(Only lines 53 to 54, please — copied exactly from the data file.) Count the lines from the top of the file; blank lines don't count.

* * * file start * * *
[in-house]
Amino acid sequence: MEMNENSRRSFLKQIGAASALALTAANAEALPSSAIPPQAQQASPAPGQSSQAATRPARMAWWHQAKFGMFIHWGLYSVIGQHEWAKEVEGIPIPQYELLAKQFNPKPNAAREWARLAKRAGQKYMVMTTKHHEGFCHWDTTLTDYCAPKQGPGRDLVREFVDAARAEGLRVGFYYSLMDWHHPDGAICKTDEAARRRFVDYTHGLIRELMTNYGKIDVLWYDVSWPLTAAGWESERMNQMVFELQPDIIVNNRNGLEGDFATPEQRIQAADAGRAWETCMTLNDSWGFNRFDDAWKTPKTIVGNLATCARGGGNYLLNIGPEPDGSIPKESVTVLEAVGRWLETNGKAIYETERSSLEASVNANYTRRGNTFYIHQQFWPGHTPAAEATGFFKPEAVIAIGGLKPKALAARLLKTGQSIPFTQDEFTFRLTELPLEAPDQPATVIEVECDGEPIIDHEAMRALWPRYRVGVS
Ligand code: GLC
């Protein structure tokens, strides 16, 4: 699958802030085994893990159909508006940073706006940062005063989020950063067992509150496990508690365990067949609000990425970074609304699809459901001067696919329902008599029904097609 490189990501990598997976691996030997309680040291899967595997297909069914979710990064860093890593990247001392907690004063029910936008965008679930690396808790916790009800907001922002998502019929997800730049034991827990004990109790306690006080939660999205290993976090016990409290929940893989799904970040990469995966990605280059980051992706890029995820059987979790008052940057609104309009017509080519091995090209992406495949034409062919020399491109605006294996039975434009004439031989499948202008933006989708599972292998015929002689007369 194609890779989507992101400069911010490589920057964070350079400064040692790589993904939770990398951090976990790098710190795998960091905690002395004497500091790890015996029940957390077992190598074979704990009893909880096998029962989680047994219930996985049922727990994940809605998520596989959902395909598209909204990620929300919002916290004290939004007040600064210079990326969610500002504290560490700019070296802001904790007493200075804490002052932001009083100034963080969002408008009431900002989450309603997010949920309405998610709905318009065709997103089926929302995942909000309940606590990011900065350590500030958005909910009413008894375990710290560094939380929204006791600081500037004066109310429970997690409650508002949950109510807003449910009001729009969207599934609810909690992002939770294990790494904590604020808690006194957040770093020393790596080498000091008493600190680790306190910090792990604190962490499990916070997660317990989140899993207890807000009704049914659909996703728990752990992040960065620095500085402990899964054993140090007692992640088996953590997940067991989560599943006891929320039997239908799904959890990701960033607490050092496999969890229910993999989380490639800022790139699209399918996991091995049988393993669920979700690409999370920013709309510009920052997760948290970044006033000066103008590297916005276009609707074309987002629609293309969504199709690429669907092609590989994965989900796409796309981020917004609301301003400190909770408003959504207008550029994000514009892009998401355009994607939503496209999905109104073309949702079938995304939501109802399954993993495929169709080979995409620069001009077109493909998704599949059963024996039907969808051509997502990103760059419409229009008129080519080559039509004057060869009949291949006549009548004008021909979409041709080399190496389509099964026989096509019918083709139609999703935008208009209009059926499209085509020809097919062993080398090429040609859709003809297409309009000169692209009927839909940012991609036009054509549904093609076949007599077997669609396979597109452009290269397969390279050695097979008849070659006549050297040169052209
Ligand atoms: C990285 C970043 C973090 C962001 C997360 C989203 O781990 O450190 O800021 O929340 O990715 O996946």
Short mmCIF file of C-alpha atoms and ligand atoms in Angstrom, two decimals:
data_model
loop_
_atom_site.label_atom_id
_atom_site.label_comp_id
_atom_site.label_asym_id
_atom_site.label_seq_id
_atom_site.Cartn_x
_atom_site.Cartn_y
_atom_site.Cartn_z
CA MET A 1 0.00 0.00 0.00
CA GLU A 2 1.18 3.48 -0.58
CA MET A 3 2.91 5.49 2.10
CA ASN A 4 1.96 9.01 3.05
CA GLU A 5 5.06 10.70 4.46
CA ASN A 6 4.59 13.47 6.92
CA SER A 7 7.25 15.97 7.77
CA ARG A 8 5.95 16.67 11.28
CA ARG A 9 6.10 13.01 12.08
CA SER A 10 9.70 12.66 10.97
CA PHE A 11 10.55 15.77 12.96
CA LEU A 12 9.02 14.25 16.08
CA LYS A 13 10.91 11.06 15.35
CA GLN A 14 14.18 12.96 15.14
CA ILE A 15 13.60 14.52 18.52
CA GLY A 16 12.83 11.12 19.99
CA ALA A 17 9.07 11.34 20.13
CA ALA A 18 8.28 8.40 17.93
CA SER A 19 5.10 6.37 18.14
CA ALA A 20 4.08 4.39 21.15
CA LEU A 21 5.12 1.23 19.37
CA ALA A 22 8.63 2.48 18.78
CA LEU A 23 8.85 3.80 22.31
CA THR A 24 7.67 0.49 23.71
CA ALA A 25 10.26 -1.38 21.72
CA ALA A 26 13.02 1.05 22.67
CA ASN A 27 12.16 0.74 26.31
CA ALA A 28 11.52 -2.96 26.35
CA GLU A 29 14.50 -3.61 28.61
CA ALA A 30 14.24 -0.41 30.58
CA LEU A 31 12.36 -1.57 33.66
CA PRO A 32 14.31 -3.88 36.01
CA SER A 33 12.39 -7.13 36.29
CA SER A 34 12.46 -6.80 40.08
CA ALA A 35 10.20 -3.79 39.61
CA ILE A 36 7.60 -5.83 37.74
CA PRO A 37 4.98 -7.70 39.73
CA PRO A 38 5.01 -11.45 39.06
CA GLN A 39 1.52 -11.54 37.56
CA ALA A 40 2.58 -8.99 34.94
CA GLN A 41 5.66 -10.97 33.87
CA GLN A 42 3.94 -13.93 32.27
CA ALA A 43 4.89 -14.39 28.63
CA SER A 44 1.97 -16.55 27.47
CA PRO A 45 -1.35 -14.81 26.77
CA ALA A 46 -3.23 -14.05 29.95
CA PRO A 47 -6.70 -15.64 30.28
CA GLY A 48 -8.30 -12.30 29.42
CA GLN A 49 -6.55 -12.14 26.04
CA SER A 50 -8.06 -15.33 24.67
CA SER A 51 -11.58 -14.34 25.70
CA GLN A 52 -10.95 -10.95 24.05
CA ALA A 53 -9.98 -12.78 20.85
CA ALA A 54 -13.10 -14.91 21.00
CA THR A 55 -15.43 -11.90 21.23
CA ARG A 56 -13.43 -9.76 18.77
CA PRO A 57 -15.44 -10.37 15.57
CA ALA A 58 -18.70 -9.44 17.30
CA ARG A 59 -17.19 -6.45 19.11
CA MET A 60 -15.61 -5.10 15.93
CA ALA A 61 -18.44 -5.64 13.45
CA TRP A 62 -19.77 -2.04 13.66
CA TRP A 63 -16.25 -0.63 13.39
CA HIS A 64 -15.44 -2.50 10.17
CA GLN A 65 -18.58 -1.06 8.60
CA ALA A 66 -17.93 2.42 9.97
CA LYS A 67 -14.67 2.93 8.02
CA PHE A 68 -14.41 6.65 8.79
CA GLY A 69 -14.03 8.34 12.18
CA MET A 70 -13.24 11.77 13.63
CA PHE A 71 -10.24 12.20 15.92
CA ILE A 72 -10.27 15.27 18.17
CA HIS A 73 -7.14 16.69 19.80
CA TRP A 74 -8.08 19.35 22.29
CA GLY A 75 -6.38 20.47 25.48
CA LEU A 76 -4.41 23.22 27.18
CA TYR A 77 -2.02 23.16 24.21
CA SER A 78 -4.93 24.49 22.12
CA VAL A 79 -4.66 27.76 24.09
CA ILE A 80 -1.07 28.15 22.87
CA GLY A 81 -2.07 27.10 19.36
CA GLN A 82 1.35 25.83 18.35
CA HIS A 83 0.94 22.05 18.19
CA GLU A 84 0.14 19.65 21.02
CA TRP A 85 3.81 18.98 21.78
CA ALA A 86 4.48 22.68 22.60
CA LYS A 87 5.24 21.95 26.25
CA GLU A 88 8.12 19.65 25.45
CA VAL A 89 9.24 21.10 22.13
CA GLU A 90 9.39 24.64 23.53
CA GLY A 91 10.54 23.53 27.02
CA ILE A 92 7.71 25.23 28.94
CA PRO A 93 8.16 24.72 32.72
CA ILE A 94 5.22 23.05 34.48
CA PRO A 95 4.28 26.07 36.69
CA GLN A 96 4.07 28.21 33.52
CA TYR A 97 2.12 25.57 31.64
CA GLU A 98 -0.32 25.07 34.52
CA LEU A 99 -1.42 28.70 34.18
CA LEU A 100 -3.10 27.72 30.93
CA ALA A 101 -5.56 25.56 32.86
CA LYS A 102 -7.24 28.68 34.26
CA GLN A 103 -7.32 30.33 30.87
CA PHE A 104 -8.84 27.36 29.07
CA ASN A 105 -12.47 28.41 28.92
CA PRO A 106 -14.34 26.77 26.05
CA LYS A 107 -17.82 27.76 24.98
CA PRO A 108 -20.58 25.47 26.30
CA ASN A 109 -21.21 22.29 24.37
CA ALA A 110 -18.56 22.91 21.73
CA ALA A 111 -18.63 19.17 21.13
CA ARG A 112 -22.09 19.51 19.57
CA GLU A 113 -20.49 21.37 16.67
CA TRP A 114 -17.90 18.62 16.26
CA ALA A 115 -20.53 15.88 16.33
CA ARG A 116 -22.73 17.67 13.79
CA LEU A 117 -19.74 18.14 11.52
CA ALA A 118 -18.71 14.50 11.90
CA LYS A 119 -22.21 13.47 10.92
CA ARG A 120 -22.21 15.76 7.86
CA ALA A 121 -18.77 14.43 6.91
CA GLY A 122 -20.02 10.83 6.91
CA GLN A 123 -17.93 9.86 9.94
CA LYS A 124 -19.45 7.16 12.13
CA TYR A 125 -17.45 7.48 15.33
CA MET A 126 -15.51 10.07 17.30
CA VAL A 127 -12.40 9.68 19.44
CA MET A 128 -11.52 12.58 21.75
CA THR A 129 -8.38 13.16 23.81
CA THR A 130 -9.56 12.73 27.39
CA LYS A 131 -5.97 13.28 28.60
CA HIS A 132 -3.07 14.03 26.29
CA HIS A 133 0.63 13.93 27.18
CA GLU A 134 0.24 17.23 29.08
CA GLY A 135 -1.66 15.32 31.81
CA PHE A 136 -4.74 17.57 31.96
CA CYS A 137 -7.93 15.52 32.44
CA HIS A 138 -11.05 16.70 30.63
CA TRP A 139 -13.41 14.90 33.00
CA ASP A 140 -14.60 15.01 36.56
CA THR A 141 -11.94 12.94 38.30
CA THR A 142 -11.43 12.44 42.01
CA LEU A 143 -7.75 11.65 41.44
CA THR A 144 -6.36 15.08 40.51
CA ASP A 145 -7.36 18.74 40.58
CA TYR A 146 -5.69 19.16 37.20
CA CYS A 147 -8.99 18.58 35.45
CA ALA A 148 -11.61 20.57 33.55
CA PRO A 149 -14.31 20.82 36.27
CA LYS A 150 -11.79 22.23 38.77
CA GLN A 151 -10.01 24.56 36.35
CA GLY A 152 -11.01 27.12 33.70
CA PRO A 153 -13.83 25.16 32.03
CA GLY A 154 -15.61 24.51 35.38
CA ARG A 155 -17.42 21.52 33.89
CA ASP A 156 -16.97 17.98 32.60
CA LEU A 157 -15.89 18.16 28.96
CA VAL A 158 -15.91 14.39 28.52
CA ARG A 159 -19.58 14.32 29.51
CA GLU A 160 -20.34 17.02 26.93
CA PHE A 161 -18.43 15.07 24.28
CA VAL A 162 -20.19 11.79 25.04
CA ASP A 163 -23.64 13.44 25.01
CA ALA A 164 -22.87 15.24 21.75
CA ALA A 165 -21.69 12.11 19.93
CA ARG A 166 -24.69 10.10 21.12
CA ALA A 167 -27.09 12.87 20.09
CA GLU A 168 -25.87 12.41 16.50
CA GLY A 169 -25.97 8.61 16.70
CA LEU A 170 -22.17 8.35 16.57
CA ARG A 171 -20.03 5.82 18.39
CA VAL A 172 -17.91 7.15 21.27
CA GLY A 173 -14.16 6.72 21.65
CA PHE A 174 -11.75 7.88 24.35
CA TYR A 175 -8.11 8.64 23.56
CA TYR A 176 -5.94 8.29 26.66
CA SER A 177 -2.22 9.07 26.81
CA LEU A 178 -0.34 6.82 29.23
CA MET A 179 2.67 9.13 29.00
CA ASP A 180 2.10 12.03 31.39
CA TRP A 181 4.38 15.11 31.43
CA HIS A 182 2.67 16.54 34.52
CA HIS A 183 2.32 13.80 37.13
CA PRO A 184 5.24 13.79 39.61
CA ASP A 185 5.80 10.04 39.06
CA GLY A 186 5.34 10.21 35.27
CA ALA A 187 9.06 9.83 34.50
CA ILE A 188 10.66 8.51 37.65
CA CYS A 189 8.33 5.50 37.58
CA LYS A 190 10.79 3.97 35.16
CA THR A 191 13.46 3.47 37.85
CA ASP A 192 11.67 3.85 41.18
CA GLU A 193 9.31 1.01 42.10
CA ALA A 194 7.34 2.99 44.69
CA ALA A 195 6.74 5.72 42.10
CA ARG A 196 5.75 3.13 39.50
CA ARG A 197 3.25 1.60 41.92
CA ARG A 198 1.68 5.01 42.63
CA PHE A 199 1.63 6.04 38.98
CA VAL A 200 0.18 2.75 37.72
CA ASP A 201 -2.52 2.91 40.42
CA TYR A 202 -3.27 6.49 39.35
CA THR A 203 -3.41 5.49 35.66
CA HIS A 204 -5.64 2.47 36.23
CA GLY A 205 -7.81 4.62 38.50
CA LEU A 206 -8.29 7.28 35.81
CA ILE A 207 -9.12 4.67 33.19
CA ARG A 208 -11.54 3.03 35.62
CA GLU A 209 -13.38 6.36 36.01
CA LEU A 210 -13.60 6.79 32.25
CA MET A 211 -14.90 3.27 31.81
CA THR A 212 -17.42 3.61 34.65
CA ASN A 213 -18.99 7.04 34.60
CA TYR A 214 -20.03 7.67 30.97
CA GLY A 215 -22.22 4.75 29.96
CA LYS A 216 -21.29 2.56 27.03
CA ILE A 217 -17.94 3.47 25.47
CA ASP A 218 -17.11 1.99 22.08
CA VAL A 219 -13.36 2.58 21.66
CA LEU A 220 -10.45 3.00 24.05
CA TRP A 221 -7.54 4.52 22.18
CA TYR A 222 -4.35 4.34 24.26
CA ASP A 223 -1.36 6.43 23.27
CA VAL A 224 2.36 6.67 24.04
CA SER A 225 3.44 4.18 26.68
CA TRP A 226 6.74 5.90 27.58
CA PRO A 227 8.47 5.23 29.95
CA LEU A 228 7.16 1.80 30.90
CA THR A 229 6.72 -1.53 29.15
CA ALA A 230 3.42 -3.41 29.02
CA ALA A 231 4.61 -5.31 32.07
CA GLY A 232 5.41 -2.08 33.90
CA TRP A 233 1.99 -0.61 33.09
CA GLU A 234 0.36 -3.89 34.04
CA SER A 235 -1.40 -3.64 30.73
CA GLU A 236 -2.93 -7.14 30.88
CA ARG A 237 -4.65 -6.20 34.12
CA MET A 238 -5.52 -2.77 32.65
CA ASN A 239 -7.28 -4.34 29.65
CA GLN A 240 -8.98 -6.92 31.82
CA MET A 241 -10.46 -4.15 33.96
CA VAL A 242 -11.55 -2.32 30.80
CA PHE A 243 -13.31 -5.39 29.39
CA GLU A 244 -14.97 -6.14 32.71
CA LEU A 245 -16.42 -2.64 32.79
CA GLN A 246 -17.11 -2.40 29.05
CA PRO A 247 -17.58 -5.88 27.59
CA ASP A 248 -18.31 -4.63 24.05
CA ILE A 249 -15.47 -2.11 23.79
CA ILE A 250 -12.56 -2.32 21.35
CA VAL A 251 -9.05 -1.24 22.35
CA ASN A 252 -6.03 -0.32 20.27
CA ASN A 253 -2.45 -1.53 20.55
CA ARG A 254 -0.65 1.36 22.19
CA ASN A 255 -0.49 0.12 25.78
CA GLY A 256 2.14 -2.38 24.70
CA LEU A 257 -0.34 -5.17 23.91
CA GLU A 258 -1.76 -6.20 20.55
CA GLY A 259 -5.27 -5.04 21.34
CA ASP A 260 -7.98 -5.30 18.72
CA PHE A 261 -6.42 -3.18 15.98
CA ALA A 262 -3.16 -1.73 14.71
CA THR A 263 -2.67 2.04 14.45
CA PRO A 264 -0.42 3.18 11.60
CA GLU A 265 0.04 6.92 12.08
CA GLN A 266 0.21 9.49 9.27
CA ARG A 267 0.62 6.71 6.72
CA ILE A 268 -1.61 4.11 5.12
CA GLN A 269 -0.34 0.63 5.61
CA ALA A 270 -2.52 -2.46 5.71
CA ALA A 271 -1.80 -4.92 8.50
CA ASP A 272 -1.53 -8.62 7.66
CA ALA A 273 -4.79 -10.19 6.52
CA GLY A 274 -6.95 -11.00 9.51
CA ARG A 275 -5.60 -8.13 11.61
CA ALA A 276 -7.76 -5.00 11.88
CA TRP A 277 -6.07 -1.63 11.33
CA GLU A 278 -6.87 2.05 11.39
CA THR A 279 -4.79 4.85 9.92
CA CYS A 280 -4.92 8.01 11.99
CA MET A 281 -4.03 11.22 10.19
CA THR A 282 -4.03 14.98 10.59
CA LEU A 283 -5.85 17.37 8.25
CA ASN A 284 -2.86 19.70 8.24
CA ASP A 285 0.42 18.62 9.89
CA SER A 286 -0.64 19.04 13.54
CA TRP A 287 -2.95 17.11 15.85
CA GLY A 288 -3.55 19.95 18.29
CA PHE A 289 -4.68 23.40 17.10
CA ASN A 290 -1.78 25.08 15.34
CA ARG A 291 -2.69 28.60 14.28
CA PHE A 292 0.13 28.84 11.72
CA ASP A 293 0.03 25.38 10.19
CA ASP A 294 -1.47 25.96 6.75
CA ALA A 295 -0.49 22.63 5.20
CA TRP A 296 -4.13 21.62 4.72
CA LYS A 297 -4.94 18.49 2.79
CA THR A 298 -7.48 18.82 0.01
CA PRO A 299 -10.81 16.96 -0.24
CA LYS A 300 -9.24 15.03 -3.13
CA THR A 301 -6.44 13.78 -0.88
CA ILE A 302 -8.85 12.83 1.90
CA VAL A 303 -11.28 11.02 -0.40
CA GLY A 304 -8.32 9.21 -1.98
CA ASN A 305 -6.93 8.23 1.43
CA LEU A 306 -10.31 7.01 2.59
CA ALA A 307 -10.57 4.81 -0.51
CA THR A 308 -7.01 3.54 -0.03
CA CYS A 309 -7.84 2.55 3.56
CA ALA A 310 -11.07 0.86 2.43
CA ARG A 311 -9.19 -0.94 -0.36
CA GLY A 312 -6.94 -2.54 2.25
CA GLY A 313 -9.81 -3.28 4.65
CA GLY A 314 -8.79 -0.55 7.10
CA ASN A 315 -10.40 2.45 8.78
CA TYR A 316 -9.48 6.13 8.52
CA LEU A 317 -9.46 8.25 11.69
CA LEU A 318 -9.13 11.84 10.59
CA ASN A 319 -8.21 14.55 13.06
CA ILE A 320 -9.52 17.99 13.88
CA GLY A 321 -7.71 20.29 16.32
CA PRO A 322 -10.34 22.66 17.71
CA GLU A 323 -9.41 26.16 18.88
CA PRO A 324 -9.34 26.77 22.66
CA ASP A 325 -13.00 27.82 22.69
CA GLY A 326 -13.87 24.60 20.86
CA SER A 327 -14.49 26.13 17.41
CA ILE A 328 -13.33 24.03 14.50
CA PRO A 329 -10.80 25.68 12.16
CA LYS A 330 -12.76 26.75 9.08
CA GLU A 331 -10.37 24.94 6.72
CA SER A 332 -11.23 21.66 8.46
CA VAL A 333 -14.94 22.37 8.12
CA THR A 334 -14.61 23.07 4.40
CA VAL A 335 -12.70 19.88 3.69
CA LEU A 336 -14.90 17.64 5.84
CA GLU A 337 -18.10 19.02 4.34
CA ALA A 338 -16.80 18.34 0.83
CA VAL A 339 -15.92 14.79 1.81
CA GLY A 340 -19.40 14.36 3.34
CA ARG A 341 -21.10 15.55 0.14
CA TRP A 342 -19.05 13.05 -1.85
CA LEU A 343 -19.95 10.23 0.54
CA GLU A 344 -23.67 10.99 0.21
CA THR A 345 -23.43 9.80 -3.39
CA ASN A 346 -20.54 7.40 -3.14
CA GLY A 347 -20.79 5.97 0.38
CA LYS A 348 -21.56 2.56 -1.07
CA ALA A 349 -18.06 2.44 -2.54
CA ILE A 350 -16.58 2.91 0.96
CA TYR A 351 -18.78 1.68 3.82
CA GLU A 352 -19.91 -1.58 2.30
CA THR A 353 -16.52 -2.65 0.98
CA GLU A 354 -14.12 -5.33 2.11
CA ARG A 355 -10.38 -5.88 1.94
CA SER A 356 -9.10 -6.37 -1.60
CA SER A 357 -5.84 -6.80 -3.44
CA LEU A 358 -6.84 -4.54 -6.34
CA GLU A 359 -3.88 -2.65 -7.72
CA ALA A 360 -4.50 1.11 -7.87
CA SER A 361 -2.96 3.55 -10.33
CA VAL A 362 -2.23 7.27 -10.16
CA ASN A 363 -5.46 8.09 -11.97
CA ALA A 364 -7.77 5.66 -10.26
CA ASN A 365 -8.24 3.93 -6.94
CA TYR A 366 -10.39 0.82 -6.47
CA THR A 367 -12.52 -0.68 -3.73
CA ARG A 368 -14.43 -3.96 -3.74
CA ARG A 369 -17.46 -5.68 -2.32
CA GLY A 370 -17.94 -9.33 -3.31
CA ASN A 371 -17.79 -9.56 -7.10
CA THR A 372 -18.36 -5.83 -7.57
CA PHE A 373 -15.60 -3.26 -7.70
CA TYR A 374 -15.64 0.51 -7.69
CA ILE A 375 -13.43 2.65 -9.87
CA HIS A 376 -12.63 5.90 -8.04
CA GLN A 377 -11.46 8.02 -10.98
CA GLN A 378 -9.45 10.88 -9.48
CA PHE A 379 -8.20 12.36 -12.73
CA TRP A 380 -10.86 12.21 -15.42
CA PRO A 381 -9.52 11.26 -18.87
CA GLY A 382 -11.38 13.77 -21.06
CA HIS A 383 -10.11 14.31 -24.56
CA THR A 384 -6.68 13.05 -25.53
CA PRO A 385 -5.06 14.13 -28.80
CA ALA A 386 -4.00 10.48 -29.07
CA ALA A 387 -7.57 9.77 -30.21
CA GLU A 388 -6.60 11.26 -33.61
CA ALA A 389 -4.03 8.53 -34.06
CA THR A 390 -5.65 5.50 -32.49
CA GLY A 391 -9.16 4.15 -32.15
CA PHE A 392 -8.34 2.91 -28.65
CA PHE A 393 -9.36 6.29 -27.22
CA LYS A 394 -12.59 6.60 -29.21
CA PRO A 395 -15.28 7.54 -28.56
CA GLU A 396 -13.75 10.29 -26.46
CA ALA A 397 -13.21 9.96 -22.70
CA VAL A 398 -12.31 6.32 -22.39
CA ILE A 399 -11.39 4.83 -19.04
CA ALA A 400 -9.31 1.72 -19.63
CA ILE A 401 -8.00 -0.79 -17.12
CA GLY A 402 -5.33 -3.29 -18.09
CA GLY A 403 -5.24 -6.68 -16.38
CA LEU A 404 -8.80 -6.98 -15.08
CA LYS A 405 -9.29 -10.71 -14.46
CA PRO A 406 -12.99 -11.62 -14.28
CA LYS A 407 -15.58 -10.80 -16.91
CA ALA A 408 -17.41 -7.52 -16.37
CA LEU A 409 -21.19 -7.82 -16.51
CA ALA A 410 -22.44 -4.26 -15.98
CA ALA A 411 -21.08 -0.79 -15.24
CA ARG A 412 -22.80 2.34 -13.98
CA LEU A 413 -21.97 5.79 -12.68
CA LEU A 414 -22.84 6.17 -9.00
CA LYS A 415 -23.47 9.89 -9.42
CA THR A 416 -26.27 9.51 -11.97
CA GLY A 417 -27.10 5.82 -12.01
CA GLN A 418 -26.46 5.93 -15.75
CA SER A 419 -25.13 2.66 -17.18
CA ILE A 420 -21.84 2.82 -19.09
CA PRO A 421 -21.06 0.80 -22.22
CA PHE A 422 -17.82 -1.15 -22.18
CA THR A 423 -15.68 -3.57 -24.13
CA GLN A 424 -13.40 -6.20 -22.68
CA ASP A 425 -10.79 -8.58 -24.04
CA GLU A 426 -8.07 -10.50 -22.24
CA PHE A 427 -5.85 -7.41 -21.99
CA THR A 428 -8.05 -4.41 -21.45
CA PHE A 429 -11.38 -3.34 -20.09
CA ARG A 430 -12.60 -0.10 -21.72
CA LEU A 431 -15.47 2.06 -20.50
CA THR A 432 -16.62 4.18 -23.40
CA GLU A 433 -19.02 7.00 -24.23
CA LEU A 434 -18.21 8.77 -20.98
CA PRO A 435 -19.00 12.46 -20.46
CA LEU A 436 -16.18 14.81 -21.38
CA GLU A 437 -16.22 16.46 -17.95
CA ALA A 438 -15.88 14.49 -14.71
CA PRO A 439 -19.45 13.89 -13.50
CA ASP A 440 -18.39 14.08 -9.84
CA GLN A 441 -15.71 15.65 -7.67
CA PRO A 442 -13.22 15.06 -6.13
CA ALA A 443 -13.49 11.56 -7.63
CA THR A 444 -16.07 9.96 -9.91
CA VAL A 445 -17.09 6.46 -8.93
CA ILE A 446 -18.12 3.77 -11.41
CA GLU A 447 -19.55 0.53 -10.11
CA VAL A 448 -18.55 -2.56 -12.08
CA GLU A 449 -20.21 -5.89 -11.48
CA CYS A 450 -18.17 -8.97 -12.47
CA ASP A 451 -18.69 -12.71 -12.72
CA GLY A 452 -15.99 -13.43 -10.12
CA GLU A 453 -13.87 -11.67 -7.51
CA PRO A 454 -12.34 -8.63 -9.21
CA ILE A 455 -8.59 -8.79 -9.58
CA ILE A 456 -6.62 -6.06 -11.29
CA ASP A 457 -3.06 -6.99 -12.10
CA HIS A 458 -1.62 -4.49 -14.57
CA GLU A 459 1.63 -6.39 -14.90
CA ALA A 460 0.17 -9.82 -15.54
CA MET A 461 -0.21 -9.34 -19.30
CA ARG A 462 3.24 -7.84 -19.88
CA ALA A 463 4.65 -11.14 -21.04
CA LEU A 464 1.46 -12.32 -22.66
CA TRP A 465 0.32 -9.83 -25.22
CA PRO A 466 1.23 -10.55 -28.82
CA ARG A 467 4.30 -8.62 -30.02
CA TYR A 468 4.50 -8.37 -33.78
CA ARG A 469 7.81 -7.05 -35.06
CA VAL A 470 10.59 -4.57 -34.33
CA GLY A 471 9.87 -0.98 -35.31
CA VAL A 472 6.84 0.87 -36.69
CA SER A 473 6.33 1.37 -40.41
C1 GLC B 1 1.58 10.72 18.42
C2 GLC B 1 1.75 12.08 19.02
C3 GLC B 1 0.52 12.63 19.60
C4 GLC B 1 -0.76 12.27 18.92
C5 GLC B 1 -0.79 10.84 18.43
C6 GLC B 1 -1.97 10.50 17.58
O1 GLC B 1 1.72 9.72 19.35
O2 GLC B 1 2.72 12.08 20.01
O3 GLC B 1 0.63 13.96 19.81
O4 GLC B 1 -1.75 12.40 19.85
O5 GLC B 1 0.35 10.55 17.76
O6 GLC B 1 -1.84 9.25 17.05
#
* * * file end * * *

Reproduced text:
CA PRO A 38 5.01 -11.45 39.06
CA GLN A 39 1.52 -11.54 37.56